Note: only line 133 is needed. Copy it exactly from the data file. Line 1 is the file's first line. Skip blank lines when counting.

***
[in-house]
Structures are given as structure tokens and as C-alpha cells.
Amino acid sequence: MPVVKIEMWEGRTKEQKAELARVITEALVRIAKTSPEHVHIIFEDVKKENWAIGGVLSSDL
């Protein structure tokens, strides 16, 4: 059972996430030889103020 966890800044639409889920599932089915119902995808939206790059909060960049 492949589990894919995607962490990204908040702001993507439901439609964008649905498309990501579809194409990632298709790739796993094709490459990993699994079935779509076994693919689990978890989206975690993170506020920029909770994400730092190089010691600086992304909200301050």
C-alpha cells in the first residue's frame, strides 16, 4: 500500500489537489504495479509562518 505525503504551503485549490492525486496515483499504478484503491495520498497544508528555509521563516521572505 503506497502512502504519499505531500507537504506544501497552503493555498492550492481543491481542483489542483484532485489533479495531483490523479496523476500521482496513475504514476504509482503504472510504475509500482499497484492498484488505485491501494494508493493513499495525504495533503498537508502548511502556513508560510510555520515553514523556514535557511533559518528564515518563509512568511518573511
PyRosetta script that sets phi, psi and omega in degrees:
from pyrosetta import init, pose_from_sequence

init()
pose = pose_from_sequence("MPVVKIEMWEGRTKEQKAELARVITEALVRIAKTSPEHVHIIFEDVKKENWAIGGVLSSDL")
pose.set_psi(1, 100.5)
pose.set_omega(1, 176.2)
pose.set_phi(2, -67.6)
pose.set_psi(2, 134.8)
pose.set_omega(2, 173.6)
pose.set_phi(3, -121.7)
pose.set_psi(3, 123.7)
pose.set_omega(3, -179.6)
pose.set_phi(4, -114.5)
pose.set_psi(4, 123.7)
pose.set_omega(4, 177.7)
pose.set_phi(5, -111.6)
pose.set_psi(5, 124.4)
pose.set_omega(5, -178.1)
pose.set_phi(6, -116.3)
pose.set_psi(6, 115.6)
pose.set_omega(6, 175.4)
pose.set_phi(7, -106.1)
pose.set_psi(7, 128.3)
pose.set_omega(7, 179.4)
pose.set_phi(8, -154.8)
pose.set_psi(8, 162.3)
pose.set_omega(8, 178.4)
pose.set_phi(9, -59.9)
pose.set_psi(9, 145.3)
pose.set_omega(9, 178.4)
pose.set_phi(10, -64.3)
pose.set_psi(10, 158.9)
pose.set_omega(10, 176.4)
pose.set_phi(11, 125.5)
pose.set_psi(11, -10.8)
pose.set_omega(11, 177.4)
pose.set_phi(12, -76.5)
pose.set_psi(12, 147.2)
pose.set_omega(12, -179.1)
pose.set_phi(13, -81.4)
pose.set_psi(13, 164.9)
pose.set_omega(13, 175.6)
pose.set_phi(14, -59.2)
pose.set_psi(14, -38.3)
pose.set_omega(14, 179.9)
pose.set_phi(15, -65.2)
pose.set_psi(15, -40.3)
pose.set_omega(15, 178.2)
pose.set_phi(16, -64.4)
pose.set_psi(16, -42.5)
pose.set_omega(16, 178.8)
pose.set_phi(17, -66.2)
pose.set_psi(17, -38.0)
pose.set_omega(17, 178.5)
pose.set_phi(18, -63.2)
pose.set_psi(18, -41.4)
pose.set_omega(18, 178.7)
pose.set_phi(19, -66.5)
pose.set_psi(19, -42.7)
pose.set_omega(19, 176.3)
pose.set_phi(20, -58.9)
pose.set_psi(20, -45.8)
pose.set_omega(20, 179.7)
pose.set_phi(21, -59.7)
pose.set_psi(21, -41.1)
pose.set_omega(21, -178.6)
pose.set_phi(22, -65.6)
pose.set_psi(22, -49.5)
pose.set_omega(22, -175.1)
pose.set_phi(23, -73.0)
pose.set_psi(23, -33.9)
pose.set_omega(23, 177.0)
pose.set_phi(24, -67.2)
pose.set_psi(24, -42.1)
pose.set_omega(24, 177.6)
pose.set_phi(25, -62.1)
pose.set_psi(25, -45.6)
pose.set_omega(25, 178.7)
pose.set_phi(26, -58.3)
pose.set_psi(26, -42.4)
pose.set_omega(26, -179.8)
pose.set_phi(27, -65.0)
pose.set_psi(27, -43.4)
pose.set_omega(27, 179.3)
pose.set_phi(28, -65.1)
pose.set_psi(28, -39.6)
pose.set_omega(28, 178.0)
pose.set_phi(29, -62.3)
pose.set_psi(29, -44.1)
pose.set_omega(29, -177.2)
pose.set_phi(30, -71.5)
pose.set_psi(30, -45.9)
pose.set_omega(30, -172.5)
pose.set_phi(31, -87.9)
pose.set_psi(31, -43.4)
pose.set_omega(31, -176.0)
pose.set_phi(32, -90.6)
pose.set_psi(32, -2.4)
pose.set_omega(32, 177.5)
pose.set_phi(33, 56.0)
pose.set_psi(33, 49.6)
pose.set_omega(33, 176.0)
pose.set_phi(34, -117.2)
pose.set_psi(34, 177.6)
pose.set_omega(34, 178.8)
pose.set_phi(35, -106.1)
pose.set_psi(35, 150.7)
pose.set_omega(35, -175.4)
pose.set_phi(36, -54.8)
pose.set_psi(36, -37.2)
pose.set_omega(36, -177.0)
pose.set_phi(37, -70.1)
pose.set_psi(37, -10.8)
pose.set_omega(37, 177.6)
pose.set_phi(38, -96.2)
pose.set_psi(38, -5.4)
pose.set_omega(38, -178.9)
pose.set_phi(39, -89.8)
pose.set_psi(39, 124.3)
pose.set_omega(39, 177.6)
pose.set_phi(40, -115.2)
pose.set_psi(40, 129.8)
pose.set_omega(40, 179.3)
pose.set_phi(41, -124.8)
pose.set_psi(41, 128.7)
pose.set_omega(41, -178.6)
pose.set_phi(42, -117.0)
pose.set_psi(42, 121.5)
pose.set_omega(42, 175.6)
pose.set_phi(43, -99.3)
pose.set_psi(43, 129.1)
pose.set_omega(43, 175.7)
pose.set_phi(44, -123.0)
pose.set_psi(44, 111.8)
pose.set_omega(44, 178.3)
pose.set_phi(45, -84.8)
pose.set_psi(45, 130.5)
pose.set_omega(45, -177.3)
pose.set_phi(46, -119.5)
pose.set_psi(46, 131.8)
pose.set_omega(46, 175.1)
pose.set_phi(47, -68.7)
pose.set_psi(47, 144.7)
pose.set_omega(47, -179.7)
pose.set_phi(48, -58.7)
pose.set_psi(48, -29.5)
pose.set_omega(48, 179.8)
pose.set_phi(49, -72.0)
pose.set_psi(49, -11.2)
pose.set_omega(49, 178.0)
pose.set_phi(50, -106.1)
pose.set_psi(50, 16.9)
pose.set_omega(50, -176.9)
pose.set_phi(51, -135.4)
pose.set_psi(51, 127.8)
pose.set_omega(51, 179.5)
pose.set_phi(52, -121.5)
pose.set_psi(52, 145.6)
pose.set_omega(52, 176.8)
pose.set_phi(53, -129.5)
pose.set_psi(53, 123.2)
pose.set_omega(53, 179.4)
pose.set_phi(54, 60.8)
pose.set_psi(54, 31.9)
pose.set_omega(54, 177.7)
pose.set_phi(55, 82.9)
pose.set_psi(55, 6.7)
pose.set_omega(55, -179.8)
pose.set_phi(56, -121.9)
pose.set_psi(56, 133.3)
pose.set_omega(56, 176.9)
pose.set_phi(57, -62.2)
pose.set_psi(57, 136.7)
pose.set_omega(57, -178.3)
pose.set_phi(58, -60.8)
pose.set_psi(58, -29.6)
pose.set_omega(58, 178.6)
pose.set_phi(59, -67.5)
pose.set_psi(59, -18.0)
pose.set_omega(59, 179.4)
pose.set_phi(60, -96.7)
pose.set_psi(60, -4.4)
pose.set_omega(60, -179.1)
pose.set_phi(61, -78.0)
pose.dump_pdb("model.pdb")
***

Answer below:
pose.set_psi(42, 121.5)